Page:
Bay Area only California region where homes selling for less than last year

Perhaps it was inevitable – what goes up, up, up, must come down eventually. Homes in the Bay Area are now selling for less than they were a year ago, the only part of California where that is true, as rising interest rates continue to throw cold water on the region’s once-scorching pandemic real estate market.

In September, the median price of existing single-family houses in the nine-county region was down 2.6% compared to the same month in 2021, albeit a still-pricey $1.26 million, according to data from the California Association of Realtors. That was the third consecutive month of year-over-year declines.

Oscar Wei, deputy chief economist with the association, said the reasons why only the Bay Area is seeing a drop could be because more people are moving out of the region. Also, home prices have more room to fall here after spiking higher last year than anywhere else in the state.

But on a monthly basis, prices across California have been on a nosedive since interest rates began to rise earlier this year, spiking monthly payments and squeezing many buyers out of the market.

“The bottom line is still about interest rates,” Wei said. “In the upcoming months, I wouldn’t be surprised if we continue to see a decline in price.”

The Bay Area actually saw a slight price bump from August to September. But Wei chalked that up to a short-lived run-up in the stock market – spurring some of those in the region’s tech industry to cash out a piece of their sizable investment portfolios and buy a home.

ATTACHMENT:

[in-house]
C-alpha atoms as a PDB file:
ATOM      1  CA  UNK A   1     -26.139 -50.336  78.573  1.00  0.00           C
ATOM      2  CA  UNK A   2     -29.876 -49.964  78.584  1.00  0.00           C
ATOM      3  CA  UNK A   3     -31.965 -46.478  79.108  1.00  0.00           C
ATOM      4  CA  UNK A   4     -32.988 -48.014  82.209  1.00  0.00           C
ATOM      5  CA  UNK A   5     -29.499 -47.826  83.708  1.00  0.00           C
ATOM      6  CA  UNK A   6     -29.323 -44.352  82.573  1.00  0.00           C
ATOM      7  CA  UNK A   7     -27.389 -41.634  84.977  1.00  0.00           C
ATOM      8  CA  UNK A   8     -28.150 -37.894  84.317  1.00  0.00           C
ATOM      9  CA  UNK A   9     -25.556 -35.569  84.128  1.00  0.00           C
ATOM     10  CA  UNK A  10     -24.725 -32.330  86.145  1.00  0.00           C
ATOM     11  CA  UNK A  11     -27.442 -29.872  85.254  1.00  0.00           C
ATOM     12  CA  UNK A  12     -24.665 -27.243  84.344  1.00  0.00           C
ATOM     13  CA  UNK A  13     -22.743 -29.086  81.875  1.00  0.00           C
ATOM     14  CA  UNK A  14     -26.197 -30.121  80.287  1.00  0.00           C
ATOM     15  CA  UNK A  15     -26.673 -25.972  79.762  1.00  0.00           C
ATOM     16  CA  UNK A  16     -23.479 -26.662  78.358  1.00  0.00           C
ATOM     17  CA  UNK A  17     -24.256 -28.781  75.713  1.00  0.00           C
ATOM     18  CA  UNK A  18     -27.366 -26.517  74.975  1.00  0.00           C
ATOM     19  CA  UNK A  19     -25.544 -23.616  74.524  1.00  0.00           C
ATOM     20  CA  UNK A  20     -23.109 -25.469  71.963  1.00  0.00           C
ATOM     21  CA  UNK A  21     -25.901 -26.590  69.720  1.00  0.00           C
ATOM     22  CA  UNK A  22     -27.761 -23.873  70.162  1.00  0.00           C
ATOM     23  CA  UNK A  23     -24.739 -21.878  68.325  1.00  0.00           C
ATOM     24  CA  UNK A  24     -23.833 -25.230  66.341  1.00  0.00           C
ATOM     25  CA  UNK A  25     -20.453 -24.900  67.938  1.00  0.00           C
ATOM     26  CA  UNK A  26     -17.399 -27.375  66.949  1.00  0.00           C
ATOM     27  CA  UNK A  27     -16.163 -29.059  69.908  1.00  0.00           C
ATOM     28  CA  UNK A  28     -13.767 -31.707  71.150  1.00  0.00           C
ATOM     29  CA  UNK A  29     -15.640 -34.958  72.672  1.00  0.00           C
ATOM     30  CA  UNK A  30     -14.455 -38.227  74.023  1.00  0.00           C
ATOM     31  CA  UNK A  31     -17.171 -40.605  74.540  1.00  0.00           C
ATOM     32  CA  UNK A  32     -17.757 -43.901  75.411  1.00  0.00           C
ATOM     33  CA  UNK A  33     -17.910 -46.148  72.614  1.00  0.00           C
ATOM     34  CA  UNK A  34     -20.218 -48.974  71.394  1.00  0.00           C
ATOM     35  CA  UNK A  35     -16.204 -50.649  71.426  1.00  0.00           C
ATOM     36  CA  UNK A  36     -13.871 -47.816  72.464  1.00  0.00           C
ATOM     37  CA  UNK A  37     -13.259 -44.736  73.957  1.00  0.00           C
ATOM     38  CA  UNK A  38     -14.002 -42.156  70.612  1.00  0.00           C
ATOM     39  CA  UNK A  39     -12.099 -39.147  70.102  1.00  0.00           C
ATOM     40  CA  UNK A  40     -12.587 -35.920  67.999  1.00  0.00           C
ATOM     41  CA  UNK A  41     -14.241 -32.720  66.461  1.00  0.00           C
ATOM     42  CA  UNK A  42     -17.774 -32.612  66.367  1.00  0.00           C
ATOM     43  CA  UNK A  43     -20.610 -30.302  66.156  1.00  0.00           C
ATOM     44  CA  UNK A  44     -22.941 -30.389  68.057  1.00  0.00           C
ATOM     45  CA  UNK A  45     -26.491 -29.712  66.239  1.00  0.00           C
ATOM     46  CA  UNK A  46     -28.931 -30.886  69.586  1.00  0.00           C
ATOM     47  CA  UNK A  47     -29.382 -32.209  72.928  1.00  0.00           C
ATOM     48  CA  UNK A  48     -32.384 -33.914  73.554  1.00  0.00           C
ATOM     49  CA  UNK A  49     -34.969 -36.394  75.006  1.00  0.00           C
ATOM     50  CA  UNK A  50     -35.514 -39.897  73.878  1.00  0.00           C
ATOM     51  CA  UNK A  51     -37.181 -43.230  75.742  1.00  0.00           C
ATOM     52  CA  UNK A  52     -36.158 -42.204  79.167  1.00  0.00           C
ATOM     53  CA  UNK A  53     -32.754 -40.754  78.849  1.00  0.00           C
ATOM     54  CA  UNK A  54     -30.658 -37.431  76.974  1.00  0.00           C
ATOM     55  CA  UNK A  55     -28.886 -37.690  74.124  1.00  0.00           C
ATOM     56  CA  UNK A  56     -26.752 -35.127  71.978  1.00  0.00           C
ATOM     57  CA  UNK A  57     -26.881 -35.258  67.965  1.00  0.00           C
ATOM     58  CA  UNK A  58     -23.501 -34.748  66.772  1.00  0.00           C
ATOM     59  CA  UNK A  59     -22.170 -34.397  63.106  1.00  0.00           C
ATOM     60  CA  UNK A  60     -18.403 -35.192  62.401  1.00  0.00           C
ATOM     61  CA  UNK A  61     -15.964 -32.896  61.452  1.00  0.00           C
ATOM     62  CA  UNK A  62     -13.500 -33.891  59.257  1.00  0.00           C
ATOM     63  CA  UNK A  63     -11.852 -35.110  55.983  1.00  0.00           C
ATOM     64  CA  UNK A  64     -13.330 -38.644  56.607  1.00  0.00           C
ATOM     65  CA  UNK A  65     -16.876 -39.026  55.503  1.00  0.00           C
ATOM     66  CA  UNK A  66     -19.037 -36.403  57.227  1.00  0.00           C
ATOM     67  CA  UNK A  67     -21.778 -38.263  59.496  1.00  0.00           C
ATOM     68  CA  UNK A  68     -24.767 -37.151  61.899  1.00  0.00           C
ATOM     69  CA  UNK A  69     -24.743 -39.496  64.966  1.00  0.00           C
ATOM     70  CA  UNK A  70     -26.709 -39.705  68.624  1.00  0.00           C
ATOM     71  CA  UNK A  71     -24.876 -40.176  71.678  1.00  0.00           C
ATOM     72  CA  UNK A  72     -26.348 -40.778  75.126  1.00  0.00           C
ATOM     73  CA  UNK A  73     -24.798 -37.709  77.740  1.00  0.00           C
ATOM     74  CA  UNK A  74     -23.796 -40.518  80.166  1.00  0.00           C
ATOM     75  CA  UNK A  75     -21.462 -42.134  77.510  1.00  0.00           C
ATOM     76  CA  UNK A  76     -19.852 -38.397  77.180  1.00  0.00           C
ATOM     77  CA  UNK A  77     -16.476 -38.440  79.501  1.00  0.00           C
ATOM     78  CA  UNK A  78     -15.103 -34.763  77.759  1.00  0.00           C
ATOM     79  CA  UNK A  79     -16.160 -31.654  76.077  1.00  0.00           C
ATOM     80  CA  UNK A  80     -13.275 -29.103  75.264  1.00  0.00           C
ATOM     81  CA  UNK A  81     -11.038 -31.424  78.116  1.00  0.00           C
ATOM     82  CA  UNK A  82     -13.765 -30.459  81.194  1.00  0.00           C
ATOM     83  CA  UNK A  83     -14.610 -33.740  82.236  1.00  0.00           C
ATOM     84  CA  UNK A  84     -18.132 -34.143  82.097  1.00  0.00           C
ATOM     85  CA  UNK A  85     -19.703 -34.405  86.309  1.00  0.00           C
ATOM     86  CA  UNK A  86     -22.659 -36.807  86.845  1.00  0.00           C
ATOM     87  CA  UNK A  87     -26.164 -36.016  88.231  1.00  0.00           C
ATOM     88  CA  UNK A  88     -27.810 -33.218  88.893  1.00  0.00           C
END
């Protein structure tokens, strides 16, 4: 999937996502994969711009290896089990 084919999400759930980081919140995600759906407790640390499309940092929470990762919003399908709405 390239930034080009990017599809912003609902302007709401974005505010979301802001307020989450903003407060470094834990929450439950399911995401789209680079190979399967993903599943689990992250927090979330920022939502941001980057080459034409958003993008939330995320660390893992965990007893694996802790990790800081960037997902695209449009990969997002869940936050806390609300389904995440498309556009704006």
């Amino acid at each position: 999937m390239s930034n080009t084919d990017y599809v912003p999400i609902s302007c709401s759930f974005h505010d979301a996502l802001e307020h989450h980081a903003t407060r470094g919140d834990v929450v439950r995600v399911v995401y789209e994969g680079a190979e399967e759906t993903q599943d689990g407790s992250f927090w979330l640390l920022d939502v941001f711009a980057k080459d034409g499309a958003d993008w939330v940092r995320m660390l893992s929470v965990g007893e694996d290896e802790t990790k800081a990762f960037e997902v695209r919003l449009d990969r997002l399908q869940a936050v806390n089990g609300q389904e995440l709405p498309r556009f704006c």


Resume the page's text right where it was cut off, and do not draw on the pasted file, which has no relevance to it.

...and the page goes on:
Year over year, San Mateo County saw the largest price drop of any core Bay Area county, with median prices falling 5.8% to $1.86 million. That was followed by San Francisco with a 5.7% decline to $1.65 million; Alameda County with a 4.6% drop to $1.24 million; and Contra Costa County with a 1.7% dip to $882,000.

Santa Clara County, meanwhile, bucked the trend, with prices increasing 4.3% to $1.7 million.

While prices there remain higher than a year ago, Ramesh Rao, a Silicon Valley real estate agent, said his local market has cooled considerably from earlier this year.

Throughout most of the pandemic, house hunters – many untethered from the office by remote work and buoyed by historically low interest rates – had been locked in a mad scramble for homes, sometimes bidding hundreds of thousands of dollars over the asking price, he said.

“Where I really see a market shift is sellers used to get whatever they wanted in June,” Rao said. “If people still have the same perception of the market, homes are sitting on the market.”

That shift came as the Federal Reserve started raising the cost of borrowing this spring in a bid to slow runaway inflation. The rate on a 30-year fixed home loan has jumped accordingly, reaching 6.94% this week, up from as low as under 3% during the depths of the pandemic.

A 30-year fixed nonconforming home loan averaged 7.34%, according to In the Bay Area, a nonconforming loan, also known as a “jumbo” loan, is a mortgage that exceeds $970,800.

That meant even as home prices fell, the true cost of homeownership for many would-be buyers skyrocketed.

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